By Brady Huggett
Immtech International Inc., as part of an international consortium of researchers, is receiving part of the $15.1 million the Bill & Melinda Gates Foundation is providing to develop new drugs to fight African sleeping sickness, or trypanosomiasis, and leishmaniasis.
"We are very pleased and happy to be able to go after trypanosomiasis and pleased that the Bill & Melinda Gates Foundation has funded this," said Gary Parks, chief financial officer at Immtech.
The consortium, formed in 1999, is led by Richard Tidwell, a scientist at the University of North Carolina at Chapel Hill, and involves more than a dozen faculty and scientists from UNC-CH, Georgia State University, the London School of Hygiene and Tropical Medicine, Ohio State University, the Swiss Tropical Institute, the Kenya Trypanosomiasis Research Institute and Immtech.
Immtech, of Vernon Hills, Ill., will receive $4.3 million over the first 18 months and will be responsible for drug development and clinical trials in Africa. Further financial details were not disclosed.
"We will be doing pre-[investigational new drug] and post-IND work, both here and abroad," said James Allen, vice president, regulatory affairs at Immtech. "Our responsibility is the regulatory drug development. We take the compounds into formal drug development."
African sleeping sickness is fatal if left untreated and is spread by the bite of the tsetse fly. Leishmaniasis is caused by a parasite that lives in people, dogs and rodents and is spread through sand fly bites. Leishmaniasis causes lesions, disfigurement and, when the parasite invades internal organs, death.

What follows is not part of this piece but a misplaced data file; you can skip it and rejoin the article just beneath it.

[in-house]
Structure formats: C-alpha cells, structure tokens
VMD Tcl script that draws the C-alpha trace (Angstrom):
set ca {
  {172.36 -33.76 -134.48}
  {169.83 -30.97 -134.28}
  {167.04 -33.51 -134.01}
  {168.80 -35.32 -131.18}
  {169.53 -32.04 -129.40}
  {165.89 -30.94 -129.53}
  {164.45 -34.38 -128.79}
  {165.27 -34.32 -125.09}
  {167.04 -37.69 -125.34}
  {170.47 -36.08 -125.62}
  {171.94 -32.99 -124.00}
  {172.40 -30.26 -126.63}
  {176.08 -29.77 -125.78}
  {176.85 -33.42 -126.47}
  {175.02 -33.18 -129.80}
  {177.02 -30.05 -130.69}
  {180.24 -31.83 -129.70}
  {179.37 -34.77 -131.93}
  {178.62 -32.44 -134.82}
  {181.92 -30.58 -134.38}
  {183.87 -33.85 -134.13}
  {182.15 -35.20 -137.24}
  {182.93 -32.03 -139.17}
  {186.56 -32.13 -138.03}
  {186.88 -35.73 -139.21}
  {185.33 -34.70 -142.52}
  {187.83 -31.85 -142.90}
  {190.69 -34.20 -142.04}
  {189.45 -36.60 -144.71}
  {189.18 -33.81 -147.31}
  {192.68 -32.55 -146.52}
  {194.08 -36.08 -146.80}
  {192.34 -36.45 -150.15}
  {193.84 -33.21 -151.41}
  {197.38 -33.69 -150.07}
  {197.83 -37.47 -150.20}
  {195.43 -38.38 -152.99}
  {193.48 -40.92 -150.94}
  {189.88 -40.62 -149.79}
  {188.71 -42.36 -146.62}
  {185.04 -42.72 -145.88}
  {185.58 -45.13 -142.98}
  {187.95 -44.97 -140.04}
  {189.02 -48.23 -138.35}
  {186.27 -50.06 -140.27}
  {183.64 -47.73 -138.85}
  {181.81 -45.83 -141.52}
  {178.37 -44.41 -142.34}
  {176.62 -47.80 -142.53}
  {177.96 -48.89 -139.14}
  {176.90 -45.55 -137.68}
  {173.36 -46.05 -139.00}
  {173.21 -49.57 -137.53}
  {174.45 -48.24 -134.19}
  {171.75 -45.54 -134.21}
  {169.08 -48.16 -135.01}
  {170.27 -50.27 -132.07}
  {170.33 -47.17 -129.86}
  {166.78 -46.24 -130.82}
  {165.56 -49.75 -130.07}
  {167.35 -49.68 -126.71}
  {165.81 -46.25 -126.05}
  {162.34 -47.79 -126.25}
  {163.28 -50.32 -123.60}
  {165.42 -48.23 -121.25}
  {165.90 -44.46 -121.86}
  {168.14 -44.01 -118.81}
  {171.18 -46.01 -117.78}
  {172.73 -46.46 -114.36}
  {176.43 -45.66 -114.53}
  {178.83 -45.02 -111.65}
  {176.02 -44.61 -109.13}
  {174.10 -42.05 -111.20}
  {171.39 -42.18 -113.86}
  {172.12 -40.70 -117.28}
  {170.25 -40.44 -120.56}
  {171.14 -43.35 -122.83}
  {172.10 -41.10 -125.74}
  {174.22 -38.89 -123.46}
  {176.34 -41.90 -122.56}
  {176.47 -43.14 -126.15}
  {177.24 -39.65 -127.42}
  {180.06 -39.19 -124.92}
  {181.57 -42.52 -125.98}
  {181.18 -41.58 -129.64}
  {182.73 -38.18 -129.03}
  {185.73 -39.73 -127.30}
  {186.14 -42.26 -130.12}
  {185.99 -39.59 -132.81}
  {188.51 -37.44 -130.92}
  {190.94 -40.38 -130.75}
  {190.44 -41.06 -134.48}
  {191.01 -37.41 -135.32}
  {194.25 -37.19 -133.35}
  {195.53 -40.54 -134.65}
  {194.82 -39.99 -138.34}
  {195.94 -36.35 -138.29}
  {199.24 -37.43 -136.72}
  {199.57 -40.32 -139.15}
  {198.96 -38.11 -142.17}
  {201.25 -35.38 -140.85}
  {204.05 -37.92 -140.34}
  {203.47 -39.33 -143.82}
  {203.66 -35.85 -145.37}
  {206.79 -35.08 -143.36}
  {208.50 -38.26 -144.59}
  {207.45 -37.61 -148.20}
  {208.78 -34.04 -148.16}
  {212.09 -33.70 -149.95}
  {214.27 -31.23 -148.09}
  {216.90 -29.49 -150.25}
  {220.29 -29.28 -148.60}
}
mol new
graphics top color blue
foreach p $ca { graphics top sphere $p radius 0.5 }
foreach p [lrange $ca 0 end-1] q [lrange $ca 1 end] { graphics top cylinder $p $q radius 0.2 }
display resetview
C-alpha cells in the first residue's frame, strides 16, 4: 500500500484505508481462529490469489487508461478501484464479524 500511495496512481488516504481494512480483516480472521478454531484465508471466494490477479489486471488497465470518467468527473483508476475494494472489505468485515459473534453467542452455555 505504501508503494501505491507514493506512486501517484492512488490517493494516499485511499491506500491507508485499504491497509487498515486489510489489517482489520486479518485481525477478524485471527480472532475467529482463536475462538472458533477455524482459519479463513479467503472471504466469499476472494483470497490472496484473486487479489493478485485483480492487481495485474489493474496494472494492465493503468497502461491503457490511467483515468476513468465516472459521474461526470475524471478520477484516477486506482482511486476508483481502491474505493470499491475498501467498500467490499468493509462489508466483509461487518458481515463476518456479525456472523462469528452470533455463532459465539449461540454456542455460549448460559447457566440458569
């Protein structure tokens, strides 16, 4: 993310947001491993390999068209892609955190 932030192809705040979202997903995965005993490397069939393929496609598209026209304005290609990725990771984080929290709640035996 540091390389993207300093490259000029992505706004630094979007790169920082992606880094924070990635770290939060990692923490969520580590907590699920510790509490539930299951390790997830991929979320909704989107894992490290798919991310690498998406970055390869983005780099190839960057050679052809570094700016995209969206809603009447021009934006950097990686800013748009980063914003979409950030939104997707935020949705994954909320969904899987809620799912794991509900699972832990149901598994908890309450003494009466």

The drugs available to treat sleeping sickness have drawbacks, Allen said.
"Current therapies are not good," he said. "The main drug used kills about 10 percent of the people they treat. It can be effective, but obviously has some toxicities. Another problem is they must be given intravenously, which is a real issue in developing countries."
Another problem is that drug regimens are extended and trypanosomiasis is showing signs of becoming resistant to drug therapies. Leishmaniasis drugs aren't much better, producing adverse side effects in some patients.
To combat this, Tidwell and his colleagues experimented with DB 289, a compound that allows medication to be orally absorbed and converted to an active state, thus circumventing injection. DB 289 was licensed to Immtech and is in Phase I trials as an anti-infective to treat Pneumocystis carinnii pneumonia. The study is being conducted in Berlin by Parexel International Inc., of Boston, and so far no side effects have been seen.
With the toxicity of current treatments and the problem of administering injections, there is a real need for effective, feasible treatments for the two diseases, Allen said.
"I think the primary reason the Gates Foundation decided to fund this and decided to participate is because of the need," he said. "They saw there could be a drug that could be given orally."